300,000+ people from all over the world marched for climate justice yesterday afternoon in New York City ahead of the United Nations Climate Summit happening this week.
Although the march’s organization & some participating groups were problematic, the sheer number of people who flooded Manhattan yesterday was unreal. We can use these gatherings to support each other’s organizing work, connect our struggles, share stories & strategize our next moves.
Flood Wall Street direct actions & civil disobedience to call out climate change profiteers are happening right now at Battery Park. Updates coming soon.
Emma Sulkowicz, who will not put her mattress down until her alleged rapist is expelled, is its new public face.
Americans often risk arrests to protest for a range of causes – from climate change to better wages. The arrests, however, might cost them.
"Look at Ferguson. Look at all of the arrests that have happened. All of these individuals who might have a record that they might not even realize that in six months, or several years down the road, will follow them and could cause them to lose a job.”
Photo: Jake May/AP
Three years after the Occupy movement’s first protests, the Rolling Jubilee initiative has proven to have some staying power. Vauhini Vara reports on the group’s latest move to cancel private debt.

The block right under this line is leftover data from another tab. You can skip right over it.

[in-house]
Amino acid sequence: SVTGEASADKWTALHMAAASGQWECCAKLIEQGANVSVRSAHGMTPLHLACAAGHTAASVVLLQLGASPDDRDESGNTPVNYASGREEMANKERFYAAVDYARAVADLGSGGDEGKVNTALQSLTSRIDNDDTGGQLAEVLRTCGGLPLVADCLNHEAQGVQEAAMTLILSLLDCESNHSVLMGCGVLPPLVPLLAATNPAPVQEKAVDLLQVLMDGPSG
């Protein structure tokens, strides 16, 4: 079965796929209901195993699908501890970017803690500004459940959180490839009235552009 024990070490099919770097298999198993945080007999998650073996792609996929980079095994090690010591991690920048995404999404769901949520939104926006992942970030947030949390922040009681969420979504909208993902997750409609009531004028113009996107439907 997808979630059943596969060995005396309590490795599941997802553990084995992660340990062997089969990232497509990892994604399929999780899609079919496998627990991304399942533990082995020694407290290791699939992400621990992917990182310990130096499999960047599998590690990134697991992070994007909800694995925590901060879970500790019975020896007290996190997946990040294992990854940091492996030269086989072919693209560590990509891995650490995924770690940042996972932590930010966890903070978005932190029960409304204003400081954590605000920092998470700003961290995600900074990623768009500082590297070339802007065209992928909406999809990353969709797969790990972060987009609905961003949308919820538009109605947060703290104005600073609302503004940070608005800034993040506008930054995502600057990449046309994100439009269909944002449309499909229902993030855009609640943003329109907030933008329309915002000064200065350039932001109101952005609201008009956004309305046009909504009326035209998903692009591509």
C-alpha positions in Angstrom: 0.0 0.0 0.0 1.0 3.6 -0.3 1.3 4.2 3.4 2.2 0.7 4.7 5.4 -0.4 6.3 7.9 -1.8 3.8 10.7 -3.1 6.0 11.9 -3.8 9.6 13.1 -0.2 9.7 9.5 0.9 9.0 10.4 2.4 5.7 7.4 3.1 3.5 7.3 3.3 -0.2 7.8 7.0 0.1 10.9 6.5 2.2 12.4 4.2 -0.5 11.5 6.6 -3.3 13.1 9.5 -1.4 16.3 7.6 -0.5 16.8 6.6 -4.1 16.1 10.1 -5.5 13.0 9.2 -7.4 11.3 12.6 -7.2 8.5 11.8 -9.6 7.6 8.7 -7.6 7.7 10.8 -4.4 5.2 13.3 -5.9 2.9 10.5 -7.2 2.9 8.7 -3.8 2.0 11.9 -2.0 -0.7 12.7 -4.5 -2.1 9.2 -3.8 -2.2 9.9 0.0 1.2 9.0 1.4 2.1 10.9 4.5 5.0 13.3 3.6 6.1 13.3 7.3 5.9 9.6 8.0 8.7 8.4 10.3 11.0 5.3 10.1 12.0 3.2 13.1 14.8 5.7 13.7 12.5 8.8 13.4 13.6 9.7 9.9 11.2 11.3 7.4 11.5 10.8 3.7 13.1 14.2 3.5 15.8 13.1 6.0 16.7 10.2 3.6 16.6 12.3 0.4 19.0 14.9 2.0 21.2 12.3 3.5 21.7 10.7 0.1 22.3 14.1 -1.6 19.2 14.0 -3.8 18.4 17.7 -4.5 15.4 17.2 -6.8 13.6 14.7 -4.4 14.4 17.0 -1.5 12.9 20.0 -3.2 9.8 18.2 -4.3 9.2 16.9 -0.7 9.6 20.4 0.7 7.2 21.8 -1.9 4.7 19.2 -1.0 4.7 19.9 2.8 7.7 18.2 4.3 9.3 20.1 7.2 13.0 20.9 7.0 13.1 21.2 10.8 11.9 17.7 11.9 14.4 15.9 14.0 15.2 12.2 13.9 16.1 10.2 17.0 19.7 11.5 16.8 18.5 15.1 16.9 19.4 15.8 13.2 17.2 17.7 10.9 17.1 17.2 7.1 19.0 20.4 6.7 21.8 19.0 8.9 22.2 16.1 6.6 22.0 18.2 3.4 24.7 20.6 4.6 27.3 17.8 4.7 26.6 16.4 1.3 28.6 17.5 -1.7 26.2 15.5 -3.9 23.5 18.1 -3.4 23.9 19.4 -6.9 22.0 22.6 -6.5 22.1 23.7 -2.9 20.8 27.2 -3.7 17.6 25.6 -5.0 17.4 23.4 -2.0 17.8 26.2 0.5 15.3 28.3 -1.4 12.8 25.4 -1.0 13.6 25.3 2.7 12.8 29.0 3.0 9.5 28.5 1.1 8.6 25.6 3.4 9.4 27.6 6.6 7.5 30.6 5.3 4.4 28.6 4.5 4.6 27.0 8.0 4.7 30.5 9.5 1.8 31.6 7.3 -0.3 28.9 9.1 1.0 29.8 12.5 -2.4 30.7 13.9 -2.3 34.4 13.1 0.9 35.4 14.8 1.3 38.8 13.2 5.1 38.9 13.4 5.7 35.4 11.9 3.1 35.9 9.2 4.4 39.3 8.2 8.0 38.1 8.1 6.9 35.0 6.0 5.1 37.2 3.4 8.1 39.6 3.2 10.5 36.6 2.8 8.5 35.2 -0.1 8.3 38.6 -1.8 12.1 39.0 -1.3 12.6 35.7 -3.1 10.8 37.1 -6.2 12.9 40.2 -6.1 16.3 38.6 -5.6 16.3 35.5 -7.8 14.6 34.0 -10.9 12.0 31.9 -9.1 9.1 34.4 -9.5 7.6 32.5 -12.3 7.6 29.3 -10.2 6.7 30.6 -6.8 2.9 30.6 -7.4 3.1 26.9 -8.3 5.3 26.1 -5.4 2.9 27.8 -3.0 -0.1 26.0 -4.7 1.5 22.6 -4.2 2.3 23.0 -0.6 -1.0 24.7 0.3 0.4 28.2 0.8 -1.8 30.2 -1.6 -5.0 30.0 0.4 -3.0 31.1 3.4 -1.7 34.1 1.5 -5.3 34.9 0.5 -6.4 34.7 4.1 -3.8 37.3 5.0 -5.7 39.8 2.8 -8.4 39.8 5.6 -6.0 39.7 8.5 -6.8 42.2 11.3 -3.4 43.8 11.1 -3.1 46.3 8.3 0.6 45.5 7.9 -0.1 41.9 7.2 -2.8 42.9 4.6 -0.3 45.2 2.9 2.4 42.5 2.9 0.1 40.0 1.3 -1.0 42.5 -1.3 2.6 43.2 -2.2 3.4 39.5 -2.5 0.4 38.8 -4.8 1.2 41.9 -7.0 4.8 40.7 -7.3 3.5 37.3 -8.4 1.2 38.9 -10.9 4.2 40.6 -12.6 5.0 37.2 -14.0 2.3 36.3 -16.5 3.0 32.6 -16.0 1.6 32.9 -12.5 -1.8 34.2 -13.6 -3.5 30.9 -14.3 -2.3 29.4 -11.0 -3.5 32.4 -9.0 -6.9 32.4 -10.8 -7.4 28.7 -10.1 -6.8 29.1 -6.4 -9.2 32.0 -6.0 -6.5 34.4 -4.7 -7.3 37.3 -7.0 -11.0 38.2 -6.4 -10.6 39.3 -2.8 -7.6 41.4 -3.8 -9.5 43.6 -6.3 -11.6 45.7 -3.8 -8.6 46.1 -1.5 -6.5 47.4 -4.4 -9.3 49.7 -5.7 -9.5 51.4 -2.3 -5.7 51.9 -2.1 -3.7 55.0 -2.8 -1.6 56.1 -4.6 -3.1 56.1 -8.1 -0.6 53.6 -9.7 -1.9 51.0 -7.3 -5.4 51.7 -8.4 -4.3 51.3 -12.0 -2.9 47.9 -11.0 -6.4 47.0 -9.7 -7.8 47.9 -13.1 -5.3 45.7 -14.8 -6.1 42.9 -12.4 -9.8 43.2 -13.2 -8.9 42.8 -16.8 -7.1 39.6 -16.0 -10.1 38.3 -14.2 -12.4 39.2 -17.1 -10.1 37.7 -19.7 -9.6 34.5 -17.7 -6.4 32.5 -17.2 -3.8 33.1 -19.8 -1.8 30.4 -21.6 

Photograph by Nina Berman/Noor
It was an ordinary Friday. Courtney Brown, 24, of Kalamazoo, Mich., was busy looking for a job. “I’ve applied all kinds of places,” she says. “Wal-Mart, Target, Verizon Wireless.”
Then she got a strange letter in the mail. “‘We are writing you with good news,’” she reads to me over the phone. “‘We got rid of some of your Everest College debt … no one should be forced to mortgage their future for an education.’”
The letter went on to say that her private student loan from a for-profit college, in the amount of $790.05, had just been forgiven outright by something called the Rolling Jubilee.
Since November 2012, Rolling Jubilee has purchased and eradicated about $15 million worth of debt arising from unpaid medical bills. Today, the group announced that it has erased $3.9 million in private student loans, including Courtney Brown’s and almost 3,000 other students of the for-profit Everest College.
Illustration credit: LA Johnson/NPR